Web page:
This book looks at the distribution of income and wealth and the effects that this has on the macroeconomy, and vice versa. Is a more equal distribution of income beneficial or harmful for macroeconomic growth, and how does the distribution of wealth evolve in a market economy? Taking stock of results and methods developed in the context of the 1990s revival of growth theory, the authors focus on capital accumulation and long-run growth. They show how rigorous, optimization-based technical tools can be applied, beyond the representative-agent framework of analysis, to account for realistic market imperfections and for political-economic interactions.
The treatment is thorough, yet accessible to students and nonspecialist economists, and it offers specialist readers a wide-ranging and innovative treatment of an increasingly important research field. The book follows a single analytical thread through a series of different growth models, allowing readers to appreciate their structure and crucial assumptions. This is particularly useful at a time when the literature on income distribution and growth has developed quickly and in several different directions, becoming difficult to overview.
"The interaction between the dynamics of economic growth and the evolution of economic inequality is an important and challenging problem. Recent advances in macroeconomics of heterogeneous agents have finally made it possible to investigate this question in a systematic manner. This timely book offers an excellent first broad overview in this area. The ideas in the book are so intuitive that they can be taught to advanced undergraduates. The exposition is so clear, simple and yet rigorous that the book is useful in a first-year graduate macro sequence. Its comprehensive coverage makes it an indispensable source of reference for the researcher in the field. A great achievement! I wish I had written this book."--Kiminori Matsuyama, Northwestern University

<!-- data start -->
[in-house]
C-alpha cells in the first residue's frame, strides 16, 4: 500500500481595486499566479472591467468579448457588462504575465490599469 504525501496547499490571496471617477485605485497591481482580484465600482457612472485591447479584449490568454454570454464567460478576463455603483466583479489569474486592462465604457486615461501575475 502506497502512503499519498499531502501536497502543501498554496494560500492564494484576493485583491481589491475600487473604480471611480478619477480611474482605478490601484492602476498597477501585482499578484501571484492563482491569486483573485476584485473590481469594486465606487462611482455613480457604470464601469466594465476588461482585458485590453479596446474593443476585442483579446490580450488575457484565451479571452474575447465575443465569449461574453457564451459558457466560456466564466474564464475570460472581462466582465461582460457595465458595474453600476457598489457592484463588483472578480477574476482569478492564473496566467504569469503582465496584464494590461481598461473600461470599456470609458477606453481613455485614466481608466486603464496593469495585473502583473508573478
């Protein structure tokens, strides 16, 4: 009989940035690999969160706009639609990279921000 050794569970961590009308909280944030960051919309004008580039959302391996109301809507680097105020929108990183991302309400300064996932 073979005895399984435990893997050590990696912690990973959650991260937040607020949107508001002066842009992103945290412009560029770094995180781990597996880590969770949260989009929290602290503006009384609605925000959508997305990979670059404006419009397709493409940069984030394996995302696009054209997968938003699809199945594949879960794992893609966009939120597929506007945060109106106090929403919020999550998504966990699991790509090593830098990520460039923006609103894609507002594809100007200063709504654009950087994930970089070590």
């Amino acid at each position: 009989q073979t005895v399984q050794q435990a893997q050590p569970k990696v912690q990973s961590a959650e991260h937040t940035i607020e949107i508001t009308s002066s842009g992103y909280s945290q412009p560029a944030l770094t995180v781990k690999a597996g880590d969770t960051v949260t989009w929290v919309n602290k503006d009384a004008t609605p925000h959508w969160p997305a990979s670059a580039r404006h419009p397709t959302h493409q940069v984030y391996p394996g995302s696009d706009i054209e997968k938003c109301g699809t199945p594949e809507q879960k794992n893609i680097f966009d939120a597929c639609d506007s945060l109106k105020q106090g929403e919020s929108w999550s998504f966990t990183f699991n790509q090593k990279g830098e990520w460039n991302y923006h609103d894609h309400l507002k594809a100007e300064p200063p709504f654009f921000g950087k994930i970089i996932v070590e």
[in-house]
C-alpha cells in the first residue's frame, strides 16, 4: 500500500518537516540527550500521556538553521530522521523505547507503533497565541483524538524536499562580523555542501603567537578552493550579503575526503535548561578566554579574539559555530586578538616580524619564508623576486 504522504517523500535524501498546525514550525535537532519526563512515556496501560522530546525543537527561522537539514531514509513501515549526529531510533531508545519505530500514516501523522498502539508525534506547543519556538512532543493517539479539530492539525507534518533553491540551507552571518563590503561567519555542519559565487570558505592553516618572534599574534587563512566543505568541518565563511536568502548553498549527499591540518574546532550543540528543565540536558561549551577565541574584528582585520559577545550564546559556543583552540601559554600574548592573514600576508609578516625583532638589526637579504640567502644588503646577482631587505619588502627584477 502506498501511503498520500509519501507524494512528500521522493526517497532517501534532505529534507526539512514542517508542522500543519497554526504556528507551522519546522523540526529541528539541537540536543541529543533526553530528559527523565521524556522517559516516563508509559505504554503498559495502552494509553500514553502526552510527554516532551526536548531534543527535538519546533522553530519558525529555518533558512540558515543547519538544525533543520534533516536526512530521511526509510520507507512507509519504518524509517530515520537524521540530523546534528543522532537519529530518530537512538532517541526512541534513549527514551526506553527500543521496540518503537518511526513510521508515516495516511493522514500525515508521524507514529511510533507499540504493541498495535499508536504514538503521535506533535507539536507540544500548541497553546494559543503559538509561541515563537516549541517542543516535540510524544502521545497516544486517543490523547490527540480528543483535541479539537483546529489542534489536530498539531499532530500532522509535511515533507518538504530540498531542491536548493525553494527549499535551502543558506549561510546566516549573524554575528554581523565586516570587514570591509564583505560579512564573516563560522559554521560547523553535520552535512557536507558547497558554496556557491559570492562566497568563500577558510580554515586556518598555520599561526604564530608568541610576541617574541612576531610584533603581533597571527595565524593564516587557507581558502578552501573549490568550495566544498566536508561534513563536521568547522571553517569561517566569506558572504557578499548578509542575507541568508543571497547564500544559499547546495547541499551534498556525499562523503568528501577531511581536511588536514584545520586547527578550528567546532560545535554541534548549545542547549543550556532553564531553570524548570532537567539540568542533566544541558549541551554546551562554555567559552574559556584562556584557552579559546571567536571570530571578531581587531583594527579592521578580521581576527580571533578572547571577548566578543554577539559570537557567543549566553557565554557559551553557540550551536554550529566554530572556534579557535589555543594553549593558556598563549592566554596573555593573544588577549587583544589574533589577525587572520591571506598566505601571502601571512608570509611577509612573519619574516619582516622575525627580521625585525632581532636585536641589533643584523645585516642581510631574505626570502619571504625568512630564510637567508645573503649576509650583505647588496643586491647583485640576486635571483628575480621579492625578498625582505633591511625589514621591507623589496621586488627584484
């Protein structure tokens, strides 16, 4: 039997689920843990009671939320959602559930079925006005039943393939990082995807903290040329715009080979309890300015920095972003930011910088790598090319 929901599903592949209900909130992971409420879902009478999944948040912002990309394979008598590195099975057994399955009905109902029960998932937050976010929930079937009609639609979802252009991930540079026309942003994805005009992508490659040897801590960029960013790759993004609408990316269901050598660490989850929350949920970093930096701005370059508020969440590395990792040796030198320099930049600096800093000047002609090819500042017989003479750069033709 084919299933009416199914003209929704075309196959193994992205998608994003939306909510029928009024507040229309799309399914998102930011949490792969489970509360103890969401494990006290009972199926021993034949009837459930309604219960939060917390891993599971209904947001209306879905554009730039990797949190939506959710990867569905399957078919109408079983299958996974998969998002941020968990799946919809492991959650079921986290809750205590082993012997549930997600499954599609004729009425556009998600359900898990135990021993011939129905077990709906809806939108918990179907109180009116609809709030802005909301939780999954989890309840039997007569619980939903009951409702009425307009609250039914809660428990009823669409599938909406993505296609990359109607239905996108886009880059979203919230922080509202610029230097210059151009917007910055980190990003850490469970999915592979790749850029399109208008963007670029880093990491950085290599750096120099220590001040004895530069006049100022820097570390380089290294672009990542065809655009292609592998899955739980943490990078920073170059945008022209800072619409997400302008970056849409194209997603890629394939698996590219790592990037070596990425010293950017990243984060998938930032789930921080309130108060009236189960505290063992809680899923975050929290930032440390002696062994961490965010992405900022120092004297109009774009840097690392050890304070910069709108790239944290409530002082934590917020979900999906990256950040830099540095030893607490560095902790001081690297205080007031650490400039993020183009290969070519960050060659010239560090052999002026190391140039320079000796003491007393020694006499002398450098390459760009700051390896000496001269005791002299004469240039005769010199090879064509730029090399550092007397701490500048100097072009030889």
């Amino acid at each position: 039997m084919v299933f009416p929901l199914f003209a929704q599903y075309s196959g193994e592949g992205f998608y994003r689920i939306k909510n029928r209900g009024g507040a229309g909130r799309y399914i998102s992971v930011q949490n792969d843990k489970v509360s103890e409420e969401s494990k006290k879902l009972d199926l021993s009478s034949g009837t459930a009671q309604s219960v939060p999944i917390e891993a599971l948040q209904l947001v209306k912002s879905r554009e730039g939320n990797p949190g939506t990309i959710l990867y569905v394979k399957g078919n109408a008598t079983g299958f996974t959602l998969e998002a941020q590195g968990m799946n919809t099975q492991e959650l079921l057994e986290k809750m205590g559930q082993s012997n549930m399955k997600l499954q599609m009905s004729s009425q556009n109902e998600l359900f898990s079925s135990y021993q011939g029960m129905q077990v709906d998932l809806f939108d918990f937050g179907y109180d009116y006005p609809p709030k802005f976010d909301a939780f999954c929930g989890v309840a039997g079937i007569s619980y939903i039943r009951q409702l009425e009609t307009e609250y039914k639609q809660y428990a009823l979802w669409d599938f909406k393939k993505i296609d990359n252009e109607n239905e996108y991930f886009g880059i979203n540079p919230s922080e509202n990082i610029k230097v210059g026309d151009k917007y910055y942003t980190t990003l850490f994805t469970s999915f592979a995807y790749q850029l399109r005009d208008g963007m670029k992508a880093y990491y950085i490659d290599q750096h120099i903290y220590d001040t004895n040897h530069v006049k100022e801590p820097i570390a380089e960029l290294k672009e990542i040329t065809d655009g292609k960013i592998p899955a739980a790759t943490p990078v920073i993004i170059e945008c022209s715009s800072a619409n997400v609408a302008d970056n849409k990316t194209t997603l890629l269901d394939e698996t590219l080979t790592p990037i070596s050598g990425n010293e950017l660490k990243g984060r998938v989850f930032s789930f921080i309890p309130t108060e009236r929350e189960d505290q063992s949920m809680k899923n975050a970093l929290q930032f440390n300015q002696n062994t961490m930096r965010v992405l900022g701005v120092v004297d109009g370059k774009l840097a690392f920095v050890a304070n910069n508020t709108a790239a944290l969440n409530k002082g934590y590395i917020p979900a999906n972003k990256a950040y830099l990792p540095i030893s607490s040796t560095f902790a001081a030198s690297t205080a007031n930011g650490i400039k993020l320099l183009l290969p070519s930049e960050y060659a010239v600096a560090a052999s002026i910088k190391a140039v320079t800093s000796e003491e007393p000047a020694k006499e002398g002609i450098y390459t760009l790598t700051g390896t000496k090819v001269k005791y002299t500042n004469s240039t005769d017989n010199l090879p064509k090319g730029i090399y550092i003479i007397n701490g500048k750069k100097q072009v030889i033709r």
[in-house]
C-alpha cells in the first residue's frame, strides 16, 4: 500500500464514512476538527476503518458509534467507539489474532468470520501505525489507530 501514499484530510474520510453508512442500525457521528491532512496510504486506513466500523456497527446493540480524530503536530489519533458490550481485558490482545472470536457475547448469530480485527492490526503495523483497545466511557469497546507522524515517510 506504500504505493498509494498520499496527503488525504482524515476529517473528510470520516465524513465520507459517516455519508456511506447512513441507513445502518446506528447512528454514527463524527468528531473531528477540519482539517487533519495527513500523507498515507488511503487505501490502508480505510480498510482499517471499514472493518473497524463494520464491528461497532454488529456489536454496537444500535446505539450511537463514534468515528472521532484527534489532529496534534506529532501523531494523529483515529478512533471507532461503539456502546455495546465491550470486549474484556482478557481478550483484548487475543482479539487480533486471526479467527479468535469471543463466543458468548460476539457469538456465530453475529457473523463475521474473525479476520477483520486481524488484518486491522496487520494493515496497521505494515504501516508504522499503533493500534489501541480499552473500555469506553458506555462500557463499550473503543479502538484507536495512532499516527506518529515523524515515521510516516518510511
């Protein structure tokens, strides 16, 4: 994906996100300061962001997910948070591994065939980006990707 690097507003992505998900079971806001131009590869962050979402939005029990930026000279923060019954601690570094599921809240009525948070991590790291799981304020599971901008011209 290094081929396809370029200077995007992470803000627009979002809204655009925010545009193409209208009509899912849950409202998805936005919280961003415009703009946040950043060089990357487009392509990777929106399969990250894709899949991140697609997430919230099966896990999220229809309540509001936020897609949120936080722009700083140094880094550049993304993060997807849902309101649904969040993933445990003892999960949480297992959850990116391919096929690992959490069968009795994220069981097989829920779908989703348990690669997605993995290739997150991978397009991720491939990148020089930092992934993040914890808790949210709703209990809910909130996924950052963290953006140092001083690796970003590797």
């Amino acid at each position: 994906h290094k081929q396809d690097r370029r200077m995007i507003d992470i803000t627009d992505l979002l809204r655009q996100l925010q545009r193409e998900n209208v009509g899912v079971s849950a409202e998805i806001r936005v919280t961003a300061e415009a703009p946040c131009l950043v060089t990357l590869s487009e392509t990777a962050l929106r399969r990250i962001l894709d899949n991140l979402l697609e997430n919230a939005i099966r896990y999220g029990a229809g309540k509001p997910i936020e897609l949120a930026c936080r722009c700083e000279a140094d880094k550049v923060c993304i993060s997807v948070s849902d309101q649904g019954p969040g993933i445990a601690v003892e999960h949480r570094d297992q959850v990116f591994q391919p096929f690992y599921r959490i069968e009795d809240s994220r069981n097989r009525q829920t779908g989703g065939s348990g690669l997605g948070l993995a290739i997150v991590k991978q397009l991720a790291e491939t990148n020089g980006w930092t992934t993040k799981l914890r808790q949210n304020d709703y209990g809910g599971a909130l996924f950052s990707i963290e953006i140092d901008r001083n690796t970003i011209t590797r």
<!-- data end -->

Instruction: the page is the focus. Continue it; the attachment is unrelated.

"Income distribution questions are becoming increasingly important in modern macroeconomic theory, and they will probably become even more so as computational techniques are utilized to move macroeconomics beyond the representative agent paradigm. This book does a good job in summarizing the current state of the literature in an interesting and hands-on way."--Alex Michaelides, London School of Economics
"A well balanced, clearly argued, up-to-date, and informative account of the subject. The arguments that spin off from this book will interest not only macroeconomists but also others in the field."--Frank Cowell, Professor of Economics and Director of Distributional Analysis Research Programme, London School of Economics; author of The Economics of Poverty and Inequality
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